Outside of that novelty (and the fact that, as a combination of ingredients, it makes for one delicious hot dog) the Kansas City-style doesn’t do too much to wow us.  It’s a serviceable hog dog, for sure, but there’s a reason why so many places in Kansas City spend more effort trying to perfect the much more delicious Chicago Style.

Rippers (Clifton, New Jersey)

rippers

Famously prepared in Clifton, New Jersey’s Rutt’s Hutt, a ripper is a hot dog native to the state that is deep fried until the casing ruptures (hence the “rips” you see in the “ripper” in the “picture” “above” “this” “paragraph” “word quotes”).  The dogs tend to be a combination of pork and beef with an artificial casing, which scientifically vastly is inferior to all-beef hot dogs in natural casings, but it also is deep fried until it looks like a burn victim, which while making the above image about 500% grosser looking with that mental picture in mind, also means that it’s deep fried which, as we all know, is a process that makes anything exponentially more delicious.

While Rutt’s Hutt, which began selling rippers in 1928, is the best known purveyor of ripper (with their patented yellow “Rutt’s relish” as a topping) anyone that deep fries a hot dog is okay in our book.  You keep doing you, New Jersey.

New Jersey Italian Dog a.k.a. Potato Dog (Newark, New Jersey)

italian dog

Speaking of New Jersey doing New Jersey, it’s surprising that they seem to have more (and better) hot dog variations than their more popular neighbors, because they not only have a hot dog made for frying, they have the Italian dog, which doesn’t even need to rely on steeping meat in boiling oil to enliven your taste buds (ha, just kidding, they totally fry the hot dogs for an Italian dog as well).  Originally invented back in 1932 by James “Buff” Racioppi, it’s been served by Jimmy Buffs for over 80 years, and judging from their website, they’ve even designed a website within the last 30.  Guys, the internet is wonderful, there’s this page called Geocities, and you can make words spin around like a circle on it.  Fascinating stuff, really.  Maybe someday they’ll find a way to put naked ladies on it.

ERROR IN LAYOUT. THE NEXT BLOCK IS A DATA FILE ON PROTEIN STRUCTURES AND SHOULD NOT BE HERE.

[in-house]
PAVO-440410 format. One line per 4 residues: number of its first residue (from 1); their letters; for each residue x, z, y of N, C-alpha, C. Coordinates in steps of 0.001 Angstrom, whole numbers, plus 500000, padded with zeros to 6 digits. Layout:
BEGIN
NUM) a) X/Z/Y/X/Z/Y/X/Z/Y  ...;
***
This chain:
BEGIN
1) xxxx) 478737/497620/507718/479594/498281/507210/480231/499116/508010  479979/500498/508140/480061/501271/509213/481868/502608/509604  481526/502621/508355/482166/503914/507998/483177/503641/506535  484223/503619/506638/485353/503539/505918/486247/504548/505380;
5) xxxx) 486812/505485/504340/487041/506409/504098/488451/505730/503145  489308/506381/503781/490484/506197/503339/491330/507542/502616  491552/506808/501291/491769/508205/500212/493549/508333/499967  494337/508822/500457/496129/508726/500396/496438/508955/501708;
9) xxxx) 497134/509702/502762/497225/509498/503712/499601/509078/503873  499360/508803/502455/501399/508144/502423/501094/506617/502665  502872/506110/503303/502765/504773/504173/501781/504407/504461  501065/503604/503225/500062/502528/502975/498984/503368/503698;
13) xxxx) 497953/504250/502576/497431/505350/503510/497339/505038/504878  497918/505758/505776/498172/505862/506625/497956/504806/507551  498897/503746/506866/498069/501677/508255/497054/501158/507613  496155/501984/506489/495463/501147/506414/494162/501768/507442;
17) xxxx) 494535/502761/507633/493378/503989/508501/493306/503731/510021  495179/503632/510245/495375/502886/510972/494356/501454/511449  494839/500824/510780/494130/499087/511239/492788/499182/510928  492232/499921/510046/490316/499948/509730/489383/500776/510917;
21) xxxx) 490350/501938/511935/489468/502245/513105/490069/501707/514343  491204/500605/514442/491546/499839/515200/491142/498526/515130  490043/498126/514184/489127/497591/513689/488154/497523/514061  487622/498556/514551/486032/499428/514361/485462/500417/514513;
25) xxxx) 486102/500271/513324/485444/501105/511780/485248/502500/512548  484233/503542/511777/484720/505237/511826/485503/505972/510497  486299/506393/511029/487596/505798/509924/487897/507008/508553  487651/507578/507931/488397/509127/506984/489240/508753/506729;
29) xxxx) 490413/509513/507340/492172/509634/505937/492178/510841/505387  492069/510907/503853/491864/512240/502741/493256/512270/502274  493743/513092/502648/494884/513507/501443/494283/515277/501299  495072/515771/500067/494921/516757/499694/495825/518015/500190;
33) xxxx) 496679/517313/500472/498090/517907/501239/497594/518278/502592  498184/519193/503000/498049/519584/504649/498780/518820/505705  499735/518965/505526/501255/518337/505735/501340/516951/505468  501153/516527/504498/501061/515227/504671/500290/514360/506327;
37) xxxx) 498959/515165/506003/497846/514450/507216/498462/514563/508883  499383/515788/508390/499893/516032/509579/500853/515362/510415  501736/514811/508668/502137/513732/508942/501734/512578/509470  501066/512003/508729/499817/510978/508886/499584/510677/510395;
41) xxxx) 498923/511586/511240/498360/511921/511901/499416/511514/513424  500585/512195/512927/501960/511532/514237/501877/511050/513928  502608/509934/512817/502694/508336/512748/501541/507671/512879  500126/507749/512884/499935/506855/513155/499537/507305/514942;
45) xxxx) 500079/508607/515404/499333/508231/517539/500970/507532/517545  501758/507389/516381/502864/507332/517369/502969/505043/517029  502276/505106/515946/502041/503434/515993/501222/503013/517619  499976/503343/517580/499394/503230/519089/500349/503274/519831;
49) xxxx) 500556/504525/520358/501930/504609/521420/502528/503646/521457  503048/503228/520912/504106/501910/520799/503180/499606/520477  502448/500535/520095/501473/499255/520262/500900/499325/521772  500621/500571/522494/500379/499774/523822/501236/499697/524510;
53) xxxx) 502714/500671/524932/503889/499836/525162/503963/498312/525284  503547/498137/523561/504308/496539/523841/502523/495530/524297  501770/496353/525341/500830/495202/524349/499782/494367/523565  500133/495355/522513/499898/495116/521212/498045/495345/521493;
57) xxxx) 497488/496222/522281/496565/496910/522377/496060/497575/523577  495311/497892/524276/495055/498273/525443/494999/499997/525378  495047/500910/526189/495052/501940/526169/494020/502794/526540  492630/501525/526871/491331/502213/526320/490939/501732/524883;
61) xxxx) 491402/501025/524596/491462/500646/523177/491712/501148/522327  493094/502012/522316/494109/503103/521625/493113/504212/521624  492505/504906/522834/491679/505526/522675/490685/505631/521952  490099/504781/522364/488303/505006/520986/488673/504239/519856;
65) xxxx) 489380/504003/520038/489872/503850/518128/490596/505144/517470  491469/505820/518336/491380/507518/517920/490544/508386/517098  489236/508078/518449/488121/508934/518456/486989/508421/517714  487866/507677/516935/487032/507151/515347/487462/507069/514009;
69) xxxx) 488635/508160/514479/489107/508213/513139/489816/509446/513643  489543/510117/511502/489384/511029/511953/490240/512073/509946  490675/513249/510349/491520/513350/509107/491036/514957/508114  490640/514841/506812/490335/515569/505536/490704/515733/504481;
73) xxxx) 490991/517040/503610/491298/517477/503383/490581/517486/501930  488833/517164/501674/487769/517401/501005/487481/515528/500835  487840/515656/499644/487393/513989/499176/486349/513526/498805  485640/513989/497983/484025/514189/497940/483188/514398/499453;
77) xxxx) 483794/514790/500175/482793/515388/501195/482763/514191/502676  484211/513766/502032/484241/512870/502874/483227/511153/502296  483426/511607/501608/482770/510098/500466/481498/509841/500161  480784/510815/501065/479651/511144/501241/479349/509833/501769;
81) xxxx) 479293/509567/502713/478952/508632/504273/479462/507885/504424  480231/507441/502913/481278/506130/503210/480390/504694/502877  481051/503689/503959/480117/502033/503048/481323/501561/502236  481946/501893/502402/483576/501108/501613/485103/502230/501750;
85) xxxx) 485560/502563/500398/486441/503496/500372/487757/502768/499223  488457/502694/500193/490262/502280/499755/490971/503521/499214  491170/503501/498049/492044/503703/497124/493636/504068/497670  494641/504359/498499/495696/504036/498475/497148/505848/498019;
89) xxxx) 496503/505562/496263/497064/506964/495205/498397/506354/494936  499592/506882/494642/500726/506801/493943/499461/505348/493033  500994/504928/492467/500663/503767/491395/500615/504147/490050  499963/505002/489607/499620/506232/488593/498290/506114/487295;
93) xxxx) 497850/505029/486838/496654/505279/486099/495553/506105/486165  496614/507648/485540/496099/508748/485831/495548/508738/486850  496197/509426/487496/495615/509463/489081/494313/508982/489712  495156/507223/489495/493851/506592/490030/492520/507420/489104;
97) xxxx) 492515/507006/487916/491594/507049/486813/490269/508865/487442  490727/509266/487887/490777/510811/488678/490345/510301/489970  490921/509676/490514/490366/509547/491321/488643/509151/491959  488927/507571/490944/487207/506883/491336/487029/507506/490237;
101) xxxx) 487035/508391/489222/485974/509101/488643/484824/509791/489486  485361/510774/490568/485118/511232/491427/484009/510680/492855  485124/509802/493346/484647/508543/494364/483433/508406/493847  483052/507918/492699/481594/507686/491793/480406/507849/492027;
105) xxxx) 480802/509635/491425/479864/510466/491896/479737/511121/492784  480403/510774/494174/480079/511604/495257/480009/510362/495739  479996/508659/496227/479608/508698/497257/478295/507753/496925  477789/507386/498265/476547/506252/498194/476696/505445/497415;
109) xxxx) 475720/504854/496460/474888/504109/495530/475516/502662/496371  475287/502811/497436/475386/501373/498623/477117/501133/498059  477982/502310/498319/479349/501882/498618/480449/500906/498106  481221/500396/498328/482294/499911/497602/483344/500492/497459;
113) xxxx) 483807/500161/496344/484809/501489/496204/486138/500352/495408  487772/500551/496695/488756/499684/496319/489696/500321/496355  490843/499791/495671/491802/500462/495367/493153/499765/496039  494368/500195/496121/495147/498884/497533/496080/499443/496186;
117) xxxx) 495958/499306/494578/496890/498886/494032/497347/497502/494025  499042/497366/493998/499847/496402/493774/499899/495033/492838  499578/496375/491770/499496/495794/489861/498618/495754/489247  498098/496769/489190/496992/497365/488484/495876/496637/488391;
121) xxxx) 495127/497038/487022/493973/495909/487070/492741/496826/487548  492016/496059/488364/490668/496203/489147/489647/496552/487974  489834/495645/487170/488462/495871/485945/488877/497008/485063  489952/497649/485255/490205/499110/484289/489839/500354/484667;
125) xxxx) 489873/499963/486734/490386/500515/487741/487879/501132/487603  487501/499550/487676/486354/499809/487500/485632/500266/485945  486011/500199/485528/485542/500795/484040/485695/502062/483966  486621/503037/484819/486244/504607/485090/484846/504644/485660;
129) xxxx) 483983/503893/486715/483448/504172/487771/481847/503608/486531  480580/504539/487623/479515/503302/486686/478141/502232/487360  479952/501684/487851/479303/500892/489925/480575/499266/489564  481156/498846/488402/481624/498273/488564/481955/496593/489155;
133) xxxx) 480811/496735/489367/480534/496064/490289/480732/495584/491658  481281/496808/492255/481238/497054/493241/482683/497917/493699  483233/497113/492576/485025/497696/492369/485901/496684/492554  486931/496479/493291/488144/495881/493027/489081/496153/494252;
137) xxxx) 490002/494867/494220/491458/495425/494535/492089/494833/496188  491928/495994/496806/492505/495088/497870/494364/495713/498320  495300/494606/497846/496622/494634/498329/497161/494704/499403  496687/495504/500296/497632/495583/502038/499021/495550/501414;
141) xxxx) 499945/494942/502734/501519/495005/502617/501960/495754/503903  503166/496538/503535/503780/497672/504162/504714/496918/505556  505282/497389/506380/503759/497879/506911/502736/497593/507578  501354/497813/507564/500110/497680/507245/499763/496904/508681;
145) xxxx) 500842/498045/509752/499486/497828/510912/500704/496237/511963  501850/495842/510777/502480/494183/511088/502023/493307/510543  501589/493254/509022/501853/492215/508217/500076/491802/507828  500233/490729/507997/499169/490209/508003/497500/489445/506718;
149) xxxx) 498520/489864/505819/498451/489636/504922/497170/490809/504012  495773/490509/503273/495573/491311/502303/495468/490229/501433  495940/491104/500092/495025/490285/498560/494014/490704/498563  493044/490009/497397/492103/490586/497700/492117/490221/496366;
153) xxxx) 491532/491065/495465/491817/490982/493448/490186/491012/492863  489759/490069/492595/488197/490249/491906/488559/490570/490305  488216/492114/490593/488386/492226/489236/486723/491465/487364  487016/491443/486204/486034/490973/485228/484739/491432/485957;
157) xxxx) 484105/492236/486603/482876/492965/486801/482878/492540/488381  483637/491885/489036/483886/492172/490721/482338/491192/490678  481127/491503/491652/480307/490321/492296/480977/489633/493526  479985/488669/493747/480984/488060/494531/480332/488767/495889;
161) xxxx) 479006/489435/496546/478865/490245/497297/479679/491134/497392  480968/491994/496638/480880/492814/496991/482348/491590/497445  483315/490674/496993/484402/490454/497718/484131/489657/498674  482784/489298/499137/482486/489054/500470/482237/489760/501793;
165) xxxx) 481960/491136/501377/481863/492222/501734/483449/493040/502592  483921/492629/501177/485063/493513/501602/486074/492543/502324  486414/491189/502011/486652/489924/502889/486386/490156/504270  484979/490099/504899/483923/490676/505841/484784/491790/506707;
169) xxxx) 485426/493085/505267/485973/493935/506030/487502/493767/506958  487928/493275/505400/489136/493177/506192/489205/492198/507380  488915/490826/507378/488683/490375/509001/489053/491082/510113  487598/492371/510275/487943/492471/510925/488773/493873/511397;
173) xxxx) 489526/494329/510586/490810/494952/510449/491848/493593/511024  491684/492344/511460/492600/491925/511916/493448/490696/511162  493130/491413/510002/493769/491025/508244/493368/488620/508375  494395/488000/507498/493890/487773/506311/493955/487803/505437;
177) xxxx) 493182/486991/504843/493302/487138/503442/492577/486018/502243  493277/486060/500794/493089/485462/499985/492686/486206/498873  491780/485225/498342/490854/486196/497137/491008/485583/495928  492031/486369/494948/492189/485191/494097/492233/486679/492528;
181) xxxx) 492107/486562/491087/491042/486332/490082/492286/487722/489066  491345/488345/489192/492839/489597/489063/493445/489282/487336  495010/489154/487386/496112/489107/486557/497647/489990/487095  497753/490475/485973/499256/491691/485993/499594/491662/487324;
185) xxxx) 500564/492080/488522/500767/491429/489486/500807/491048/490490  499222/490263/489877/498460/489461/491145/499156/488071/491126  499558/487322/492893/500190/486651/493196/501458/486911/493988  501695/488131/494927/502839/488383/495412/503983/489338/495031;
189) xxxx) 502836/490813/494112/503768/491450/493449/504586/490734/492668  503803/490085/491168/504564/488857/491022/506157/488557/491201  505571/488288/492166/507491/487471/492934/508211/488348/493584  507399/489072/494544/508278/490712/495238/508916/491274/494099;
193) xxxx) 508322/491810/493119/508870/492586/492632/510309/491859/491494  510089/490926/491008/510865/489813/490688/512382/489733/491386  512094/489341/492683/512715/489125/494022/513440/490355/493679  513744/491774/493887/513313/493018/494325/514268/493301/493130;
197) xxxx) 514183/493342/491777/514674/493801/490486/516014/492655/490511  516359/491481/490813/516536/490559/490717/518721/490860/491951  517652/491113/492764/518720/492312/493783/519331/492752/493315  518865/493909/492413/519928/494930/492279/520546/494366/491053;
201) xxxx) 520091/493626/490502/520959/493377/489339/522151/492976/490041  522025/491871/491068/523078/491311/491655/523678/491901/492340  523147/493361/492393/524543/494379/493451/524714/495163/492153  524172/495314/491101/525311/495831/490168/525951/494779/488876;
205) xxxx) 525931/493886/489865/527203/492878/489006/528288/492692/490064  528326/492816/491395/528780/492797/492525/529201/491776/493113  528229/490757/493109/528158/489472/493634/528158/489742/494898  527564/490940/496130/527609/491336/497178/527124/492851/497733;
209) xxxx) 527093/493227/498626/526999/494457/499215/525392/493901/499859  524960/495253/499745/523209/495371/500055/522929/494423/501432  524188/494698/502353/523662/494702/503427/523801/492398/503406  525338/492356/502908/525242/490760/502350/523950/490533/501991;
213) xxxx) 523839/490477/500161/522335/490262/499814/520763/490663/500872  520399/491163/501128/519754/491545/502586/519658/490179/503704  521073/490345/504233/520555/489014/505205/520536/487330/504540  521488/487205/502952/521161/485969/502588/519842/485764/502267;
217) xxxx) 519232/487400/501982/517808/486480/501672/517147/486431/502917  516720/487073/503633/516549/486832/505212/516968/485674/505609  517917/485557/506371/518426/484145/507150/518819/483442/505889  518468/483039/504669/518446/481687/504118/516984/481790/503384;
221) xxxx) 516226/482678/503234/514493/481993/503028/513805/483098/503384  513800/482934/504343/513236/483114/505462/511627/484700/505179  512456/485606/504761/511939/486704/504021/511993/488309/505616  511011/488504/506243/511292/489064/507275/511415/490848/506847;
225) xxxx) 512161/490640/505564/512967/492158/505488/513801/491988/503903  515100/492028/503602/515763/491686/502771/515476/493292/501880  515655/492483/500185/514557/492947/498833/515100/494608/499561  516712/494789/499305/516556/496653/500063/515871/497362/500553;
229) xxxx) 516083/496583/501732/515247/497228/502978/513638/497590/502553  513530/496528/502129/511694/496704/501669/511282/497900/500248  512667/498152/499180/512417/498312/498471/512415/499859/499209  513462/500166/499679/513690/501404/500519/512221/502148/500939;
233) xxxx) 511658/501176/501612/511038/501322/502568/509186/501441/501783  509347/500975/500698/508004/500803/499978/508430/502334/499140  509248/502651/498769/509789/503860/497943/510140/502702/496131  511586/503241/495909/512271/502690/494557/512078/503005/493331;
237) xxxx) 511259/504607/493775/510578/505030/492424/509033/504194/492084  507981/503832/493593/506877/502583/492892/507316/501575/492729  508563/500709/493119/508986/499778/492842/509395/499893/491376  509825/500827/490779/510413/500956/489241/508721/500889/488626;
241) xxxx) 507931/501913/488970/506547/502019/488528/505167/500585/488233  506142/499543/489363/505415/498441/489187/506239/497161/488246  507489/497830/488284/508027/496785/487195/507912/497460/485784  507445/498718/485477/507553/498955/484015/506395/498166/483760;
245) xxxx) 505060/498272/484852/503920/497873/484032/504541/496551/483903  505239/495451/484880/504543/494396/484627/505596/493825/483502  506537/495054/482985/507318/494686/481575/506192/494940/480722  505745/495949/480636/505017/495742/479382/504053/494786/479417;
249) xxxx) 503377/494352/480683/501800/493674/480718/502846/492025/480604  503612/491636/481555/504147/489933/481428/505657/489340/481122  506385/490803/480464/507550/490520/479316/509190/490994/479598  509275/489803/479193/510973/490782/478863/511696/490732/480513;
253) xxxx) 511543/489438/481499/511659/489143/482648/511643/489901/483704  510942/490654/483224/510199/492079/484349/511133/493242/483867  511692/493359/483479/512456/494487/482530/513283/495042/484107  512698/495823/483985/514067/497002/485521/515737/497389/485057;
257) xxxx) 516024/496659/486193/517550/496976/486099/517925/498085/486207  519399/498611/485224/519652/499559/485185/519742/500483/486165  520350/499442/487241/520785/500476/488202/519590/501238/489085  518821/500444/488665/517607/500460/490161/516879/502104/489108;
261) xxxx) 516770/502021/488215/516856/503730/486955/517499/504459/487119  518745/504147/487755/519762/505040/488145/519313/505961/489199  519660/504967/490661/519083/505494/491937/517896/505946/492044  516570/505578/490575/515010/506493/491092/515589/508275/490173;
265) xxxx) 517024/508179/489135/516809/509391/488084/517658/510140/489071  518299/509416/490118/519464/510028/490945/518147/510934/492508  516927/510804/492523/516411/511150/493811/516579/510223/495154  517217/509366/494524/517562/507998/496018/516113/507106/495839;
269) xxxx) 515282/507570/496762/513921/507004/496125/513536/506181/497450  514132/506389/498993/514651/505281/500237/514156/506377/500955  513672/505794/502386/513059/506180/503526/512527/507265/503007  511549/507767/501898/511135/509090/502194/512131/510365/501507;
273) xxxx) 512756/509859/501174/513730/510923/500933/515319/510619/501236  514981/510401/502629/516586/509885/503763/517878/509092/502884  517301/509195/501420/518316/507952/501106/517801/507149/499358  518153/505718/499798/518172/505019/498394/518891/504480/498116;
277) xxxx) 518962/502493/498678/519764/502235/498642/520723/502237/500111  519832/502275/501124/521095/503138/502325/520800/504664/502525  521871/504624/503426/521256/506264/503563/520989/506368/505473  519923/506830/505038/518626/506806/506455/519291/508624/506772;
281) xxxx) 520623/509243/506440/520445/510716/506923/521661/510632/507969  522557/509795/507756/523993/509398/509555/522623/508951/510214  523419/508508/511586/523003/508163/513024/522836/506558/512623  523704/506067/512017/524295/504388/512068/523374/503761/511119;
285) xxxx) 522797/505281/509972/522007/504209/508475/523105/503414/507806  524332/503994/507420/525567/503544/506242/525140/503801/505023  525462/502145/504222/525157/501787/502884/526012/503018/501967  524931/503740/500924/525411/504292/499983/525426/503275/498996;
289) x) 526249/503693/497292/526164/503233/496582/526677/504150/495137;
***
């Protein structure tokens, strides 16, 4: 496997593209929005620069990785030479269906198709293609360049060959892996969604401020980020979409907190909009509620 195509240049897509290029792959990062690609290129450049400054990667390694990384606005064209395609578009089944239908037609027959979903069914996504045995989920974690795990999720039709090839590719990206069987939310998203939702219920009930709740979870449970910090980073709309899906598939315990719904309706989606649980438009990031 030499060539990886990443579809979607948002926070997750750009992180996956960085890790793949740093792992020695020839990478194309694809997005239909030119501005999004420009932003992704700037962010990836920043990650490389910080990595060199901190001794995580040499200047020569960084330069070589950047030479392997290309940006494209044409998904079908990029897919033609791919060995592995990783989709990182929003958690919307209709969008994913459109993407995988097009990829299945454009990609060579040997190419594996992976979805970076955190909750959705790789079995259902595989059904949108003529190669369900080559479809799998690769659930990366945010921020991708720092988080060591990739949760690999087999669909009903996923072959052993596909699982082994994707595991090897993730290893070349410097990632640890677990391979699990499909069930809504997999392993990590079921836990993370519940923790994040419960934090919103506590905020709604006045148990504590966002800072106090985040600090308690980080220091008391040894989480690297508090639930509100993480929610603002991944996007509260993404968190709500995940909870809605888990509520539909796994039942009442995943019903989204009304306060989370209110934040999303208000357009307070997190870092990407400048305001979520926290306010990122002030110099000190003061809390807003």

Originally made for friends and family before eventually becoming the main menu item of the Jimmy Buffs, as far as we can tell the name “Italian hot dog” has nothing to do with the toppings or method of preparation—the basis for the name essentially boils down to, “Well, the guy who invented it was Italian!  He was so Italian that his nickname came from people mistranslating his name from Italian to English, so, fuck it, Italian hot dog!”  It’s since spread across the state of New Jersey as what has been described as one of the most unique hot dog styles in America.  Honestly, we can’t put up much of an argument against that statement.  The dog is assembled by taking a round “pizza bread” (similar to a pita or Muffuletta bread) that is then cut into half or quarters (depending if you want one or two hot dogs) with a pocket scooped out to place the wieners.  The inside is coated with mustard, and the whole thing is topped with onions, peppers, and crisp-fried chunks of potatoes, all of which is fried in soybean oil.

Some people prefer the Italian dog doused with ketchup, and we’re just going to pretend we haven’t seen that, because if you put ketchup on this divine concoction we would immediately rank it about eight slots lower.  Just, don’t do it.  You can dip the potatoes in ketchup maybe.  But really, don’t.  Just embrace the unique flavor of the pizza bread ladled with mustard to support your gently-fried natural casing hot dog and perfectly seasoned onions, peppers, and potatoes and pretend for just a moment that you’re eating something that’s refined and dignified.  The moment ketchup comes into play, you’re just left thinking, “Whelp, this tube of coagulated beef rectum tastes sweeter than it would have otherwise, thanks tomato-based corn syrup product.”  Ketchup is the worst.

And with that, we’ll leave you to salivate over those hot dogs as we go to the next series of hot dogs, most of which are from the south, which also means most of which incorporates chili, which science has told us makes everything far more delicious.  So stay tuned.

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6 responses to “Regional Hot Dog Styles Of America: Part 2

  1. Pingback: Regional Hot Dog Styles Of America: Part 3 | affotd

  2. Pingback: Regional Hot Dog Styles Of America: Part 4 | affotd

  3. Pingback: American Sandwich Series: Classic and Timeless American Sandwiches (Part 1) | affotd

  4. Pingback: American Sausage Series Part 1: Typical American Sausages | America Fun Fact of the Day